Crying is a very relieving act. The feeling of salty water streaming down, staining your cheeks, and your eyes getting all puffy! It leaves you feeling lighter, calmer, and scientifically speaking, detoxified and de-stressed! However, the act of crying is also quite peculiar, and generates some really weird sensations! That’s right, I’m talking about the running nose, caught-up throat, and the funny breathing.
You have likely noticed that every time a person cries, their nose also starts “running” or “leaking”. This is especially true when a person tries to hold back their tears.
The answer to this is simple. During any emotional response, our lacrimal glands produce tears. These tears are drained out through the tears ducts, which open into our nose. Here they mix with the mucous, so our nose “runs” when we cry. When the tears are produced faster or in greater quantity than they can be drained, they spill over and stream down our face.
The typical feeling of a lump in your throat does have a name – globus sensation. This feeling is related to our sympathetic and parasympathetic nervous systems. The former is responsible for our flight-or-fight response, while the latter is responsible for undoing that effect and bringing the body back to normal. The main feature of the flight-or-fight response is to prepare the body for either of these reactions. This involves the conservation of energy. Therefore, the body stops all unnecessary functions, such as digestion. Such a response in the body also requires more oxygen, so the sympathetic nervous system also increases breathing by expanding the glottis, the opening between the vocal chords.
After this, our parasympathetic nervous system eventually kicks in too, which attempts to undo all the changes brought about by its counterpart. However, to restart digestion and swallowing, the glottis must be shut. This is instrumental in preventing food from entering the wrong pipe.
This fight between the sympathetic and parasympathetic nervous systems over the glottis gives rise to the feeling of a lump in our throat. It is usually harmless and settles down in a matter of minutes.
Another thing that is affected when we cry is our breathing. A very typical observation is the stuttering breathing that people experience after a violent bout of sobbing. People also tend to take deep breaths when attempting to cease their sobs.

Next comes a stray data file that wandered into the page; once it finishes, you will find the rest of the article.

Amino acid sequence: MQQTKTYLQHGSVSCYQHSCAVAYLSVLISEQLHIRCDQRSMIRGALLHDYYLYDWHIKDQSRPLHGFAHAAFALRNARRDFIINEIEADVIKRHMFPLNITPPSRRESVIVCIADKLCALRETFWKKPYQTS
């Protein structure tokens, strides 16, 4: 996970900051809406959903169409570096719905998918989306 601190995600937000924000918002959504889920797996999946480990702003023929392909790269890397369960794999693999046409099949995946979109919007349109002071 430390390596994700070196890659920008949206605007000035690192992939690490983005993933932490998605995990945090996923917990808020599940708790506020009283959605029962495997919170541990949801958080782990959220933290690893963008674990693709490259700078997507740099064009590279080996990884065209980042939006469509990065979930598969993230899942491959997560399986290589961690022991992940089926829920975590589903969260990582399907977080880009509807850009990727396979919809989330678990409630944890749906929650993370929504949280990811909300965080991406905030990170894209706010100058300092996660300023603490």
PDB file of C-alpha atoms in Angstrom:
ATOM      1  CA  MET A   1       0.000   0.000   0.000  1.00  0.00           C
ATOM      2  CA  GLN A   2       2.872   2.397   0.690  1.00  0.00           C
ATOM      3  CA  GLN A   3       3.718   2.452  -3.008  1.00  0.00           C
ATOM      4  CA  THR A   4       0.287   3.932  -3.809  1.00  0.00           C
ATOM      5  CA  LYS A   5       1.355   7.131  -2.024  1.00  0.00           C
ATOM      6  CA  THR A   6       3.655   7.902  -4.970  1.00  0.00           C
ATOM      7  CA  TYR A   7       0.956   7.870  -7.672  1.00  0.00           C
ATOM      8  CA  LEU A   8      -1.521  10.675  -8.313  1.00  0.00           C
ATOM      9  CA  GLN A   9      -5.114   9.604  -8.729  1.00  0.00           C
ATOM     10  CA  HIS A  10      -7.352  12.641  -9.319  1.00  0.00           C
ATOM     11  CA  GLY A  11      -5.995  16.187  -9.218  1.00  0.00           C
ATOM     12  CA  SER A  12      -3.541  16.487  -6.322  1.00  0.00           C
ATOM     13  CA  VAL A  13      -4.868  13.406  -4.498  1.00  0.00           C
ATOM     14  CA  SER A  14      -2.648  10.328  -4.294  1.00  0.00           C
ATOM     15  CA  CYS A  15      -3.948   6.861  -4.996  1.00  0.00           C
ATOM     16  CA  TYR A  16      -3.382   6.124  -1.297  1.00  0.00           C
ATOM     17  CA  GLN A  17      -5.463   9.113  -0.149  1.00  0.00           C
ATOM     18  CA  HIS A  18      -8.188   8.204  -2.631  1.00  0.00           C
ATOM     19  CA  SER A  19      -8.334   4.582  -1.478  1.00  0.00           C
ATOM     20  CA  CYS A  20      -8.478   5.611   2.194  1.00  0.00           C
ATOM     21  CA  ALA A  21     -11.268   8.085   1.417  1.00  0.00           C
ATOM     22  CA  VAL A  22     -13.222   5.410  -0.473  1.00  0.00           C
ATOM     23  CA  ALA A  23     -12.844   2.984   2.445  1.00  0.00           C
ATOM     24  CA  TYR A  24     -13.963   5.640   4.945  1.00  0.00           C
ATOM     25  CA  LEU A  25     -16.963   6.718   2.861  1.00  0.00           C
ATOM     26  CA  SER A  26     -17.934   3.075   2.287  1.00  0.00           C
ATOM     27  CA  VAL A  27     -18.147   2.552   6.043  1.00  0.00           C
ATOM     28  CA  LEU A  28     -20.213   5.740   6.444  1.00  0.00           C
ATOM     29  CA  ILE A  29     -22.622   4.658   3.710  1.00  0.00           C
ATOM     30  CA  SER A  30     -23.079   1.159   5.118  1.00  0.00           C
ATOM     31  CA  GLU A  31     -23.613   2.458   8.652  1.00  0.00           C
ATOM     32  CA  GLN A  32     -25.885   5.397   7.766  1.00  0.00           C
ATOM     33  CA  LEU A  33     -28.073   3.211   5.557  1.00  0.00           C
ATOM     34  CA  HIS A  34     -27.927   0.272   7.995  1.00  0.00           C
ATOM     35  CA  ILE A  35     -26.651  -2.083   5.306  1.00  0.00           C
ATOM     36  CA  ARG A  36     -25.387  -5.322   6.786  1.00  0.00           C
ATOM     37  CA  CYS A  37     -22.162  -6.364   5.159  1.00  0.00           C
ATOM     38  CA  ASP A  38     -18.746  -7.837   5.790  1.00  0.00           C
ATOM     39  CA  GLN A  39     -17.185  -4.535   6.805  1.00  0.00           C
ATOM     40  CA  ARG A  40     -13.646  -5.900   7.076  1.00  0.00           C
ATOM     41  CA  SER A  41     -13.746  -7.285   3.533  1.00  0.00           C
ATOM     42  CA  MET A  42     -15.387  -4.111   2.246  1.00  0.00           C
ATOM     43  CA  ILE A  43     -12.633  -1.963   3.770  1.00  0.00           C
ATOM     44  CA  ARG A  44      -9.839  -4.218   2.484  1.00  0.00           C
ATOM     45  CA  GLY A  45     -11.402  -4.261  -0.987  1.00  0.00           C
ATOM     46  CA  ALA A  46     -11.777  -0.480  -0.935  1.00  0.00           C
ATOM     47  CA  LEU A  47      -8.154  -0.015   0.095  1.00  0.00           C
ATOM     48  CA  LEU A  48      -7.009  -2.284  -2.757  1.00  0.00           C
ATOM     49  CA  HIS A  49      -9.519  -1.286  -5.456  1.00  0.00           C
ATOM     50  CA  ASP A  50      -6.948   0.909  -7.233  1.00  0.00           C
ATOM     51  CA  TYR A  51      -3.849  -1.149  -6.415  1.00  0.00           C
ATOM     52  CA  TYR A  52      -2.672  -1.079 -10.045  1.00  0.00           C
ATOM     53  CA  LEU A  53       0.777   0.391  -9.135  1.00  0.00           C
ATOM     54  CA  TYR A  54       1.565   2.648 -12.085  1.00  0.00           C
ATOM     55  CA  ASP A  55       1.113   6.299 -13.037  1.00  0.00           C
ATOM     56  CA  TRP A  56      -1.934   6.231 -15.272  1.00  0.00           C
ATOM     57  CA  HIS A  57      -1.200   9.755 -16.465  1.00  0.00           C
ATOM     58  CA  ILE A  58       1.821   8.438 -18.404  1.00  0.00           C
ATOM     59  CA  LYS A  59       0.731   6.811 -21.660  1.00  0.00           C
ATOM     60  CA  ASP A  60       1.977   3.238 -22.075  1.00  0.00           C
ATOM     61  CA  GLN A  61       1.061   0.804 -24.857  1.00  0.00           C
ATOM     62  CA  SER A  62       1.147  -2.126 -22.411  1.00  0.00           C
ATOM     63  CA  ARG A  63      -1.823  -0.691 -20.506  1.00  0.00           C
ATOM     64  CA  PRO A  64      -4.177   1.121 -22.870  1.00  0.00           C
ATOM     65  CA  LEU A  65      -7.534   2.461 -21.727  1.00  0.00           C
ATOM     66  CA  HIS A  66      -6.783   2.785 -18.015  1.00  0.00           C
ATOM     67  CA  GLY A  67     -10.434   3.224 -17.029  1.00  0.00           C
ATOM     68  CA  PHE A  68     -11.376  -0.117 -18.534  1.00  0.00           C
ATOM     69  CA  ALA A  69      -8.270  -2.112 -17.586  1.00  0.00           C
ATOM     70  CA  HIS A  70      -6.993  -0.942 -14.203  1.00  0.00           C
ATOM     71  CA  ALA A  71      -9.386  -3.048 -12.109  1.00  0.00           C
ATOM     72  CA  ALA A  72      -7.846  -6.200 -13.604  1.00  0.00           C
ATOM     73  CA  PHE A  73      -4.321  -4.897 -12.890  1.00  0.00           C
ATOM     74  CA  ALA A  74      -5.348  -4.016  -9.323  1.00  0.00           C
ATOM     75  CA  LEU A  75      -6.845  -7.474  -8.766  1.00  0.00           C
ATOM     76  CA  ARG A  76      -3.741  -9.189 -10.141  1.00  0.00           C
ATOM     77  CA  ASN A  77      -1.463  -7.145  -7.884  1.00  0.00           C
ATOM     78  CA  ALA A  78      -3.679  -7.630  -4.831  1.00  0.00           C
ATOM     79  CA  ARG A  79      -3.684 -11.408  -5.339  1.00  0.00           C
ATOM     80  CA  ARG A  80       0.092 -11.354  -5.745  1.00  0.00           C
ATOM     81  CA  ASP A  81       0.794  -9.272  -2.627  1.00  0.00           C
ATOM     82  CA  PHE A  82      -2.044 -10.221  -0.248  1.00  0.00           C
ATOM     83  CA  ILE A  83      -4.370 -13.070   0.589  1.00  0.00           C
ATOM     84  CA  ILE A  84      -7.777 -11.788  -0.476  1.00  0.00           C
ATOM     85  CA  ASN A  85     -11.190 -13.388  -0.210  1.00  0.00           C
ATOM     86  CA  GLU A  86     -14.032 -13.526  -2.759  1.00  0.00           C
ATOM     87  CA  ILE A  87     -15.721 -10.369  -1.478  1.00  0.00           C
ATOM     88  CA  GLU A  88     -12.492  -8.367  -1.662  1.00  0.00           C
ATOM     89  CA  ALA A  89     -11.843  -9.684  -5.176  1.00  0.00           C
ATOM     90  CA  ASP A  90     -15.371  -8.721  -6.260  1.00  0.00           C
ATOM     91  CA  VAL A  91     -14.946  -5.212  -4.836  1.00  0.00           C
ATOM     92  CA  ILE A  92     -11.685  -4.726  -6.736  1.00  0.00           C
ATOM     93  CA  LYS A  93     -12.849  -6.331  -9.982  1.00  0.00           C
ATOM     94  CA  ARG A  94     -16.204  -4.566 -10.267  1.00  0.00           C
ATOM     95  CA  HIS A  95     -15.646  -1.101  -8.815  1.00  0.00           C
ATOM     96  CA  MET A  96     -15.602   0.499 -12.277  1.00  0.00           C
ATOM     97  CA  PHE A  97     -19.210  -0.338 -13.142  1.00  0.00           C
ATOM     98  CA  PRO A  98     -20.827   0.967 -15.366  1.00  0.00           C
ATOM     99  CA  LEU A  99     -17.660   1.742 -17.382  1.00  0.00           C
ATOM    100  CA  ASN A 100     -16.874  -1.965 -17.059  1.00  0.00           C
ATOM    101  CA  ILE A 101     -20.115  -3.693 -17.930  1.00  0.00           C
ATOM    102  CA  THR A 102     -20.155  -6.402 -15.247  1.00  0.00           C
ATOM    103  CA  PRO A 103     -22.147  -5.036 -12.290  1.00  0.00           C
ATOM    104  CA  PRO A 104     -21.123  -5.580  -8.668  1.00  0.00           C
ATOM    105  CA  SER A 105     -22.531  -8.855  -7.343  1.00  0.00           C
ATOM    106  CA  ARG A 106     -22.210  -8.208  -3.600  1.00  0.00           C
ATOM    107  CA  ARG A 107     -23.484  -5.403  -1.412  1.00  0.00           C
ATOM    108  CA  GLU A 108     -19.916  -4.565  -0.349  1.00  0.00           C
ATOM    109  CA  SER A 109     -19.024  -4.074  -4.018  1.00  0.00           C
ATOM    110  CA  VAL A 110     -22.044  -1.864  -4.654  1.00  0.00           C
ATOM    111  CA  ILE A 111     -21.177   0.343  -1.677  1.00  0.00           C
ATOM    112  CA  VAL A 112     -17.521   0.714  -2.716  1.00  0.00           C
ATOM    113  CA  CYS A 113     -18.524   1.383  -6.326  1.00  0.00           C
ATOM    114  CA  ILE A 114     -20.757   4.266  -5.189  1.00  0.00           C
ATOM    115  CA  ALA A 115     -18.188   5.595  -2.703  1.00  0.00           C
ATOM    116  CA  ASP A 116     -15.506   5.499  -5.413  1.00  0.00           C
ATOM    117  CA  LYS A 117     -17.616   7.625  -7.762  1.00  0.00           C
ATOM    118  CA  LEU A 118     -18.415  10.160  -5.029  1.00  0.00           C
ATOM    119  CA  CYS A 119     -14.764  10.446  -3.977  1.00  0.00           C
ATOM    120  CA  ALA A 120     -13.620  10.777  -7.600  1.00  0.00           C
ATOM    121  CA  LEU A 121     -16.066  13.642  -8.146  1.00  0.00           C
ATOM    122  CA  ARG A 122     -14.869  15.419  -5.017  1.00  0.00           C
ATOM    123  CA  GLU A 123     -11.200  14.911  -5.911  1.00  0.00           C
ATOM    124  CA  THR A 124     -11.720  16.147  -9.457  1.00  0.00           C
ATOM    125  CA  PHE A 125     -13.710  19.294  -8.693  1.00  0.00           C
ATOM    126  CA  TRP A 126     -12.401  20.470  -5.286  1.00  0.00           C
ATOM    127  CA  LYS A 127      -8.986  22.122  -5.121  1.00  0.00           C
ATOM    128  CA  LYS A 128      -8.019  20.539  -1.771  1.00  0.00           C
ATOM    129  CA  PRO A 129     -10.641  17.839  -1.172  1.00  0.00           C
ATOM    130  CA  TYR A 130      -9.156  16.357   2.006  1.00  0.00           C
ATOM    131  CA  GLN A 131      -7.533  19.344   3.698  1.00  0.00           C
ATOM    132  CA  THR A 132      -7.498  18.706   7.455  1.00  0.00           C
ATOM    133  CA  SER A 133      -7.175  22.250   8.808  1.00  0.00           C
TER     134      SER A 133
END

To begin with, the diaphragm is a muscular and fibrous layer that separates the thoracic cavity from the abdomen. It is curved upwards. During inhalation, this muscle contracts and moves downwards, thereby expanding the lungs. This creates a vacuum, which allows us to take in air. When the diaphragm relaxes, the lungs contract and the air is pushed out. This ensures that a maximum amount of oxygen is spread throughout the body. It is colloquially known as belly-breathing.
In contrast to this there is ‘chest-breathing’. In this case, rather than drawing the air up to the abdomen, only the upper part of the lungs are used, which results in shallower breaths that are not very efficient in the oxygen absorption exchange.
Belly breathing is done when the body is relaxed, but in times of stress, we tend to shift to chest breathing. Similarly, during crying, this is why our breath is shallow.
Crying also breaks the rhythm of our breathing and makes it irregular. Therefore, when we attempt to stop crying, we stutter with our breaths as our diaphragm attempts to regain its lost rhythm. Deep breathing helps to shorten our flight-or-fight response, which is why most people try to take deep breaths between sobs.
As we already know, crying is an essential action that has many benefits apart from emotional gratification. Aside from the ones mentioned above, crying also brings about other changes, such as a reduction of blood pressure and slowing of your heart rate. However, now you understand why crying can sometimes make a person look and feel like a mess!